Function & Connections: The Psoas


  • The psoas helps to stabilize the spine.
  • It provides support, “forming a shelf for the vital organs of the abdominal core” (Danielle Prohom Olson)
  • It is considered to be the most important hip flexor. The other hip flexors include the sartorius, the tensor fascia lata (TFL), the rectus femoris, the pectineus, and the adductor brevis.
  • From standing, hip flexors lift the leg to step up on a stool. From a supine position, the hip flexors lift a leg or lift the torso.


  • Due to its size and location, the psoas affects flexibility and posture.
  • The psoas is connected through fascia to the diaphragm, “which affects both our breath and fear reflex.” (Danielle Prohom Olson)
  • Related to the stress response, the psoas contracts involuntarily when the emotional state indicates stress.


The Wide-Ranging Impact of the Psoas Muscle

The psoas is interrelated to skeletal balance, flexibility, range of motion, joint rotation, organ functioning, breathing, circulation, adrenal health, nerve functioning, emotional stability and giving birth naturally. Additionally, working with the psoas helps to dismantle layers of tension and a multitude of muscular and skeletal compensations…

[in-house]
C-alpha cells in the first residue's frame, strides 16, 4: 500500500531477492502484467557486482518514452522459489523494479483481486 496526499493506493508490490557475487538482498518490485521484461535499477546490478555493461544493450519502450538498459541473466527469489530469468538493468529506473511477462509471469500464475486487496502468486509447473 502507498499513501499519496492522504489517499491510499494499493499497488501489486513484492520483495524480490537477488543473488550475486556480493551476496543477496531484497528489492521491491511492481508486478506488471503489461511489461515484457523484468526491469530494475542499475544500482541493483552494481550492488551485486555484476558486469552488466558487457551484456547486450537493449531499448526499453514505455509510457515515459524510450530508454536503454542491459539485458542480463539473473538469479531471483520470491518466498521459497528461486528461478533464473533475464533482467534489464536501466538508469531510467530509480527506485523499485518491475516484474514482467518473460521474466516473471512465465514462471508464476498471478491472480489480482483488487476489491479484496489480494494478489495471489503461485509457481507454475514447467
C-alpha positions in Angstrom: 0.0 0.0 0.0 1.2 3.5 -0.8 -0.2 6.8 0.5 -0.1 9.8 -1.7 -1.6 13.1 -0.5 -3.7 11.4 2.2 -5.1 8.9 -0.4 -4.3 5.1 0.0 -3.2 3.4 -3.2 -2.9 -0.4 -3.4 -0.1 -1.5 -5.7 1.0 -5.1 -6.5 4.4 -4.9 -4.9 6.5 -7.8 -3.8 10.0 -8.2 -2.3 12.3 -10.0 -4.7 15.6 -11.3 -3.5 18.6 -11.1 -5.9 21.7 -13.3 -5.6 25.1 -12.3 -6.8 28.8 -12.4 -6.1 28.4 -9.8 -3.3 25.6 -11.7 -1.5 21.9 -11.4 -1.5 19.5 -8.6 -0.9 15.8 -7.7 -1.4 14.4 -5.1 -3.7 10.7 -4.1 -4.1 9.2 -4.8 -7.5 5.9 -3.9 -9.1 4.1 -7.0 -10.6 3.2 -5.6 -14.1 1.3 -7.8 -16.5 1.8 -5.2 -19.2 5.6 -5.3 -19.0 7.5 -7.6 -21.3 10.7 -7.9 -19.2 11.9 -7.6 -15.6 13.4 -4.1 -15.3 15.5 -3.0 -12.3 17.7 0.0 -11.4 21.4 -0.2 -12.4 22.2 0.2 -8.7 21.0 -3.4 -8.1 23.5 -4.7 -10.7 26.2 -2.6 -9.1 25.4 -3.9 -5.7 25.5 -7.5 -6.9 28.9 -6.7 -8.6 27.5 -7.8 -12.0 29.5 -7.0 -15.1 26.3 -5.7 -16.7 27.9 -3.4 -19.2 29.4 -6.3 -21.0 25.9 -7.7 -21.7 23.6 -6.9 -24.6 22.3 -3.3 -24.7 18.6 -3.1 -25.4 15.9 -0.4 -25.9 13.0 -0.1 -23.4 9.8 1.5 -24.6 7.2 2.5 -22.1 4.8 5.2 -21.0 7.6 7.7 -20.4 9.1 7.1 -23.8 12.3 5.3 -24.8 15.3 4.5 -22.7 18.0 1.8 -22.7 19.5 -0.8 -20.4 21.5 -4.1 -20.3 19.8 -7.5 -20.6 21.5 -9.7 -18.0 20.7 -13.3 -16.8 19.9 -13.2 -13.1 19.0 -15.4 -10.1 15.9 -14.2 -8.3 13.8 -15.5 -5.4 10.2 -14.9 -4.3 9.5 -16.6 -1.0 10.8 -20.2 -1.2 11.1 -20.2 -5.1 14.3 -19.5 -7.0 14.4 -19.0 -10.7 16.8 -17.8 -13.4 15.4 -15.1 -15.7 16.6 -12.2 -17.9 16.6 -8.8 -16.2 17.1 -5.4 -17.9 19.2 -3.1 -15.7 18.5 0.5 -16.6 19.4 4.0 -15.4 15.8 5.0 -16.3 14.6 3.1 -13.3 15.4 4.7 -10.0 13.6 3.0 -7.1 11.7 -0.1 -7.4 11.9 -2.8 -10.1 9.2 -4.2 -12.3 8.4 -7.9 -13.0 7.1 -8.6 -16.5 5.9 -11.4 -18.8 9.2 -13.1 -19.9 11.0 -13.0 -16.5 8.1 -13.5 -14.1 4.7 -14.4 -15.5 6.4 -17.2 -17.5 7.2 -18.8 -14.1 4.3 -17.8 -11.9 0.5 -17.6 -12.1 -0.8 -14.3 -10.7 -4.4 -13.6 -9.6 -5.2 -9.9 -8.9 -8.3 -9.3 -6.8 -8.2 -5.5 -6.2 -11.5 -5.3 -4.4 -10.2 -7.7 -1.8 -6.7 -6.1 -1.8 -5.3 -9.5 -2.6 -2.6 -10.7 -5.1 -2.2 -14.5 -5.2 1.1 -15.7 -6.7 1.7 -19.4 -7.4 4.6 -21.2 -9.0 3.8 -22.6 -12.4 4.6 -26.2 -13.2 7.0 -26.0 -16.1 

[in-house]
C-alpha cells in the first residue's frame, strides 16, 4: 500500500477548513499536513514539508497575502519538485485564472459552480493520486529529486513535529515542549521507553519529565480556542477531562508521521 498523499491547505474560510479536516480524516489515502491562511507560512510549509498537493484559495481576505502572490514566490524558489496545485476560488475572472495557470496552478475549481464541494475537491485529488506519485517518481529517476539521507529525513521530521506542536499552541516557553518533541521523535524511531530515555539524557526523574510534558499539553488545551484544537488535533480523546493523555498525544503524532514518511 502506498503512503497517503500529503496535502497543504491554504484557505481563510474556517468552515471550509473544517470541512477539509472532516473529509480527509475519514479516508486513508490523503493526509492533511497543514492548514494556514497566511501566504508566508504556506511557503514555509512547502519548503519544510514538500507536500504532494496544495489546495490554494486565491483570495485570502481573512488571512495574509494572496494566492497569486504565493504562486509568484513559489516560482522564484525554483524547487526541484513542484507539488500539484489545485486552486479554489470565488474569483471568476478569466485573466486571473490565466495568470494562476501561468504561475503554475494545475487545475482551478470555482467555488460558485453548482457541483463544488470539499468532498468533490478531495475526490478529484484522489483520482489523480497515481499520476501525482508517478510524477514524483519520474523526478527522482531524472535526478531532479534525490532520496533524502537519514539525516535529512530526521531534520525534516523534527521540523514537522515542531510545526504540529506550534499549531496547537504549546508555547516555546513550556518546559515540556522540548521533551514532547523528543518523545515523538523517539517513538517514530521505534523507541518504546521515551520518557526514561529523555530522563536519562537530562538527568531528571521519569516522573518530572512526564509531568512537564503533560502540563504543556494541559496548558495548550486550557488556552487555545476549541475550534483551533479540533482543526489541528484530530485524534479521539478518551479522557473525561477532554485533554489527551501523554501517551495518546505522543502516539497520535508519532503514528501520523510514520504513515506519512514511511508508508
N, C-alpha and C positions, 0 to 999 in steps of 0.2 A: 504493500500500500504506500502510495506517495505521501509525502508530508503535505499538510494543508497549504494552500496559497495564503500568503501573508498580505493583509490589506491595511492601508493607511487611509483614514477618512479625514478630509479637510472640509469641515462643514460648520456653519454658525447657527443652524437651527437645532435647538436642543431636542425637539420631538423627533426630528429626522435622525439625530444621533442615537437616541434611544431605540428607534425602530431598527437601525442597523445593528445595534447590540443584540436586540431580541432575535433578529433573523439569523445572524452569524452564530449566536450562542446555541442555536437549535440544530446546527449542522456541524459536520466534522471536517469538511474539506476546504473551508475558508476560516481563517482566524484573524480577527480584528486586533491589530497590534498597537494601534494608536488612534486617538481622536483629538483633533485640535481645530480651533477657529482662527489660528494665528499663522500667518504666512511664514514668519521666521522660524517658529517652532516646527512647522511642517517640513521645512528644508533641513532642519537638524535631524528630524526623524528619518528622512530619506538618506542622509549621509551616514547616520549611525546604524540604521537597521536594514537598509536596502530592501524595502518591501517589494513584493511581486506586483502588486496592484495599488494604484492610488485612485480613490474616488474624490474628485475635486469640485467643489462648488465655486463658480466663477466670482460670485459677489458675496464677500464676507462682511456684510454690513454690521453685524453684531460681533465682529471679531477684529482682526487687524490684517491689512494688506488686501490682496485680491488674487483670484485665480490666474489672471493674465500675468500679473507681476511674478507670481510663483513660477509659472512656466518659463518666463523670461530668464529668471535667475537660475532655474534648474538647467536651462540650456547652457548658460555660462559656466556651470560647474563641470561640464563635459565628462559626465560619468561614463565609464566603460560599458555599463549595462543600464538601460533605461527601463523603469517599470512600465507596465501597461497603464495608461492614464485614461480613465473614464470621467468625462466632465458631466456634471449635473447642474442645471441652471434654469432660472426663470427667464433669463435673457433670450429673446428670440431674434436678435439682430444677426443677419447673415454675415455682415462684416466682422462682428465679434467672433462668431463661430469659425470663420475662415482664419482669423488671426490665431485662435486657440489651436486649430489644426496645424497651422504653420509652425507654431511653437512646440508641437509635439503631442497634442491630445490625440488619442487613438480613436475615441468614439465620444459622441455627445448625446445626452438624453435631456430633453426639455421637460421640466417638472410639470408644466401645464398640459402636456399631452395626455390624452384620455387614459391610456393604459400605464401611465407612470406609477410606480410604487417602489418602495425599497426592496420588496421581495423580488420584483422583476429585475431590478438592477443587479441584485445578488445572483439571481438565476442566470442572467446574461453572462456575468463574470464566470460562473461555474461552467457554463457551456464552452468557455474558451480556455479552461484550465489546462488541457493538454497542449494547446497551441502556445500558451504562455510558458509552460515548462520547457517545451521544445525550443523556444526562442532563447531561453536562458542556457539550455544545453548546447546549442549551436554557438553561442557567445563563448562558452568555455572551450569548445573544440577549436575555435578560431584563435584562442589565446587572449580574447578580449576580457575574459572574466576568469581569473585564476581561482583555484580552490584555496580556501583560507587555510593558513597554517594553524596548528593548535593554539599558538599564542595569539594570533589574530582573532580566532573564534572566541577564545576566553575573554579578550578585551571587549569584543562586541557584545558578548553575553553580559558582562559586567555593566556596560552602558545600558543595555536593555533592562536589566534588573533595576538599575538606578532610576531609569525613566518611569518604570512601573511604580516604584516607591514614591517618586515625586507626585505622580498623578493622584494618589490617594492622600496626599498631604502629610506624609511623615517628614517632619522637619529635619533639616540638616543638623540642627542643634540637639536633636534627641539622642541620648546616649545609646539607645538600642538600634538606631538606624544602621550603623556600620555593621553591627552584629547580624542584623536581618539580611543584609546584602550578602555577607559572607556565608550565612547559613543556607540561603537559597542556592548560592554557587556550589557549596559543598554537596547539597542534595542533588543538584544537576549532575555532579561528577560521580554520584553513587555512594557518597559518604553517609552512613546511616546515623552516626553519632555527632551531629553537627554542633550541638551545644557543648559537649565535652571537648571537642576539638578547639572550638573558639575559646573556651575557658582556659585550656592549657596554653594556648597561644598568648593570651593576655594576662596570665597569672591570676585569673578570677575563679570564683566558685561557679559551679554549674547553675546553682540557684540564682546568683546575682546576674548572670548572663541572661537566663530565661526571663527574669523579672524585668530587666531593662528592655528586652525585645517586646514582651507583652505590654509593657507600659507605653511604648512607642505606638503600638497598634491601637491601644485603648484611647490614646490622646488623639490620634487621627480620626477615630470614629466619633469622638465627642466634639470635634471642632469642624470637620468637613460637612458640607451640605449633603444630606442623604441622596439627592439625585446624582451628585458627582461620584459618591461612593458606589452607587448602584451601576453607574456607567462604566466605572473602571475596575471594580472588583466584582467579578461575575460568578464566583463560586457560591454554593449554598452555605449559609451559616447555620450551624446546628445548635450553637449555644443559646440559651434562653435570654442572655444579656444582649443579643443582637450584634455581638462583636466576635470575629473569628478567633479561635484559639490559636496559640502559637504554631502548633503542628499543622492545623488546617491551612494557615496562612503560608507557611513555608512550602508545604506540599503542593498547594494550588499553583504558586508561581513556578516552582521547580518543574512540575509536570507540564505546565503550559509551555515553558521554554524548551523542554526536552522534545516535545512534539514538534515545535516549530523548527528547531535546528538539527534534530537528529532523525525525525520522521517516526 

An essential aspect of the fight-flight-freeze response, the psoas expresses our innate sense of safety. The psoas is both an instinctive as well as an emotionally responsive muscle and by tuning into this muscle (without the use of invasive or manipulative approaches), we can gain a deeper sense of calm, integrity, and empowerment. – Liz Koch

The Psoas and The Stress Response

Part of the stress response hardwired into our nervous system is the contraction of the major flexors of the torso—somewhat like the response of a caterpillar if you poke it with a twig. A verbal jab from a co-worker, the close call on the freeway, a long-standing argument with your spouse, free-floating anxiety—all of these elicit a contraction in the flexors. This is the tightening in the gut, the hunching of the shoulders, the sinking of the heart. As with all responses to stress, the problem is that the response becomes habitual, resulting in chronic tension and contraction, which we then experience as our “normal” state. Our yoga practice is an opportunity to undo this chronic tension, and establish a deep and abiding sense of harmony in the body and mind. The psoas (so-as), an important flexor with an exotic name, is particularly sensitive to emotional states. – Sandra Anderson

In image below, the iliopsoas is in turquoise blue.